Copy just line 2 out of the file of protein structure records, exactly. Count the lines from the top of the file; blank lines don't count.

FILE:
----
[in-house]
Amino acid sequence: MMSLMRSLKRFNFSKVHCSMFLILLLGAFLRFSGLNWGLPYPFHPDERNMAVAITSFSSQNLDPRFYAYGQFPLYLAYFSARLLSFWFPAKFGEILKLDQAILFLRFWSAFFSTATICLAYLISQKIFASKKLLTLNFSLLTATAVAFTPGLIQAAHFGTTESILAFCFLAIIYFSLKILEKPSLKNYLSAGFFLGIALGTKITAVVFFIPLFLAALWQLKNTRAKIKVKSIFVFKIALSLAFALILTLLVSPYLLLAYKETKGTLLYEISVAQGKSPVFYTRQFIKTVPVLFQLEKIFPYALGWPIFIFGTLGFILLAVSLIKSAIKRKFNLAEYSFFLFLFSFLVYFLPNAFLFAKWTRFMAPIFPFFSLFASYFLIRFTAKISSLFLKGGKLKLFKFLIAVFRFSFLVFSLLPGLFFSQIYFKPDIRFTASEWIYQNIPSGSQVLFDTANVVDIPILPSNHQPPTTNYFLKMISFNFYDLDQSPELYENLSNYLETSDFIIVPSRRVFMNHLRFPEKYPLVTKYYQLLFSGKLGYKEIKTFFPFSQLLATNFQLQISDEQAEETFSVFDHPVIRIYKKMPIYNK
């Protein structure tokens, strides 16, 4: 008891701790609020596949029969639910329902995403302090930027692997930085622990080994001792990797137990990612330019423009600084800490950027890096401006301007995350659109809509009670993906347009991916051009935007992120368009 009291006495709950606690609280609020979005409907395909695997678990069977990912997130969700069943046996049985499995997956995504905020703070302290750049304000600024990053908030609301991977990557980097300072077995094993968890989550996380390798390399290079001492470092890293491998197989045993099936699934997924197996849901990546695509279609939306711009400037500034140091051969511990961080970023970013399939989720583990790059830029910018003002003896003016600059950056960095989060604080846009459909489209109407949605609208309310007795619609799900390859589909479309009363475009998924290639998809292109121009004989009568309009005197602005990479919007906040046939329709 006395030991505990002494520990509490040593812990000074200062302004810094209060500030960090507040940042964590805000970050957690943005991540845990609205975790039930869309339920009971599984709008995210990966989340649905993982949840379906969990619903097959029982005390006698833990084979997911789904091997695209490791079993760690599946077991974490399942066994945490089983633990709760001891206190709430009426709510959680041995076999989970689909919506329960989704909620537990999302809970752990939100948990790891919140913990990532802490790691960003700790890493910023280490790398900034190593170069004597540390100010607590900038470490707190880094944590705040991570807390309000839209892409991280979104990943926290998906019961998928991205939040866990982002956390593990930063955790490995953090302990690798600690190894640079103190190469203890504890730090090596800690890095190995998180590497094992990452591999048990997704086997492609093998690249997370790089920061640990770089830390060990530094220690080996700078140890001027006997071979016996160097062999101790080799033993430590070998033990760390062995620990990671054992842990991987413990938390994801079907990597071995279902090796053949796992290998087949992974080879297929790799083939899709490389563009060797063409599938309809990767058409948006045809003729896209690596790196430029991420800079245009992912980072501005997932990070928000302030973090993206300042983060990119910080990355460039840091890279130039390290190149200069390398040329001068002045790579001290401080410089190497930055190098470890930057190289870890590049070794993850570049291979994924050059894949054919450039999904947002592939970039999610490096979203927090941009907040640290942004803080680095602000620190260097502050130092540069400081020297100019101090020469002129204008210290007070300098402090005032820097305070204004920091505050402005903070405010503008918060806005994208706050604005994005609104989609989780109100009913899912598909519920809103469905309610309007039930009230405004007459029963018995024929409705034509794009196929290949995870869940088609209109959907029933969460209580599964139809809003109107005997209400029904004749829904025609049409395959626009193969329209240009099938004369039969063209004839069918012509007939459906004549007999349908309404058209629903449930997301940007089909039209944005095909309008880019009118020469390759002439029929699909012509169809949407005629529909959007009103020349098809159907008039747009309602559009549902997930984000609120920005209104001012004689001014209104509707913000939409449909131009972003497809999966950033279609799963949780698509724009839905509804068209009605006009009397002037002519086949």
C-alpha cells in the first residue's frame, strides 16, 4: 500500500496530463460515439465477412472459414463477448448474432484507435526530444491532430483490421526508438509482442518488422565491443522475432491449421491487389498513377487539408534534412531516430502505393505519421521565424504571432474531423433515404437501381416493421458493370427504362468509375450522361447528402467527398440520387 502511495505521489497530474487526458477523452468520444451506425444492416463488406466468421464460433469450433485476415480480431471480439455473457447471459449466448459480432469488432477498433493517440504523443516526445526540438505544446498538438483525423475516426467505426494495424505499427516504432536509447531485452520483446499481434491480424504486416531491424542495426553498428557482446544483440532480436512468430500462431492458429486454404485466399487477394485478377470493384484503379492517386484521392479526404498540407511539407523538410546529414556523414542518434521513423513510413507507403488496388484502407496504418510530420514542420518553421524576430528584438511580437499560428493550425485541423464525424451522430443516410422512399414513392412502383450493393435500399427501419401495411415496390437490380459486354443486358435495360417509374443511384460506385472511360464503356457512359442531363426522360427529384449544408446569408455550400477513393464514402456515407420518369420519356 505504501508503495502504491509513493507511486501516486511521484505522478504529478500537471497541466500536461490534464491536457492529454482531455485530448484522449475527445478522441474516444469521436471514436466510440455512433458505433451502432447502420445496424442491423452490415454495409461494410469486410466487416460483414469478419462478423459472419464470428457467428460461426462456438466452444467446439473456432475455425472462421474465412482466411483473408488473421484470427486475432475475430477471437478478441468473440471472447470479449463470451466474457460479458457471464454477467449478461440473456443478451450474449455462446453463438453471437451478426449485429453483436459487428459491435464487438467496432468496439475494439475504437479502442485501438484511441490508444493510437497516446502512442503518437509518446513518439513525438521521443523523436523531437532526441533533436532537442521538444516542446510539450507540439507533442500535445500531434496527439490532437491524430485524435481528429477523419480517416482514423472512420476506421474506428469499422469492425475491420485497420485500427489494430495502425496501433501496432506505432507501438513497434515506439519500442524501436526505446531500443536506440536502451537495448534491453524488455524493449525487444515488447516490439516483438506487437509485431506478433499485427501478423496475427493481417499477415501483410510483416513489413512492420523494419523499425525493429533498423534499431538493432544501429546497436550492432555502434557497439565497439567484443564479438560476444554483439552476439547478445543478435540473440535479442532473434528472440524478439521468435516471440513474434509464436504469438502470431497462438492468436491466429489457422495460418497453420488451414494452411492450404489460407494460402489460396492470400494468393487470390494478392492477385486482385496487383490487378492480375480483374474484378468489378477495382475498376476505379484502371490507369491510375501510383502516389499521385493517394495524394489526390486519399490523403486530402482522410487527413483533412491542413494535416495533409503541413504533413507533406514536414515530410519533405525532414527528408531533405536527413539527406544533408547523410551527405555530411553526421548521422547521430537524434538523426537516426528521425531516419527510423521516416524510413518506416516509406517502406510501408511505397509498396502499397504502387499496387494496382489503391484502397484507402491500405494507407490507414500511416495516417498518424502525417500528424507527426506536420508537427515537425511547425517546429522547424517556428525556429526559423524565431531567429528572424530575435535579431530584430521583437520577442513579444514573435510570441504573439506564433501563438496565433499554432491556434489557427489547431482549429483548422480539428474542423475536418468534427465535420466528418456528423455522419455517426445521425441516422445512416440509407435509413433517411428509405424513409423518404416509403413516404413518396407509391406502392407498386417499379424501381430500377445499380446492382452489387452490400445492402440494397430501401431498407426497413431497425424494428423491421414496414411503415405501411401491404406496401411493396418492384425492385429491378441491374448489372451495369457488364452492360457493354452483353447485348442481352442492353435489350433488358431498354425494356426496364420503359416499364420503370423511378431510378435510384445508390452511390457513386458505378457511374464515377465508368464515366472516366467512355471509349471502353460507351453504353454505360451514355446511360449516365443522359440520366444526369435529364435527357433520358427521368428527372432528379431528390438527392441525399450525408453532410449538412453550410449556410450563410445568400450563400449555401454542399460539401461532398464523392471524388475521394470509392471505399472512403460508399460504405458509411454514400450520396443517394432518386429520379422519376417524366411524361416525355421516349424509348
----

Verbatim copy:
Amino acid sequence: MMSLMRSLKRFNFSKVHCSMFLILLLGAFLRFSGLNWGLPYPFHPDERNMAVAITSFSSQNLDPRFYAYGQFPLYLAYFSARLLSFWFPAKFGEILKLDQAILFLRFWSAFFSTATICLAYLISQKIFASKKLLTLNFSLLTATAVAFTPGLIQAAHFGTTESILAFCFLAIIYFSLKILEKPSLKNYLSAGFFLGIALGTKITAVVFFIPLFLAALWQLKNTRAKIKVKSIFVFKIALSLAFALILTLLVSPYLLLAYKETKGTLLYEISVAQGKSPVFYTRQFIKTVPVLFQLEKIFPYALGWPIFIFGTLGFILLAVSLIKSAIKRKFNLAEYSFFLFLFSFLVYFLPNAFLFAKWTRFMAPIFPFFSLFASYFLIRFTAKISSLFLKGGKLKLFKFLIAVFRFSFLVFSLLPGLFFSQIYFKPDIRFTASEWIYQNIPSGSQVLFDTANVVDIPILPSNHQPPTTNYFLKMISFNFYDLDQSPELYENLSNYLETSDFIIVPSRRVFMNHLRFPEKYPLVTKYYQLLFSGKLGYKEIKTFFPFSQLLATNFQLQISDEQAEETFSVFDHPVIRIYKKMPIYNK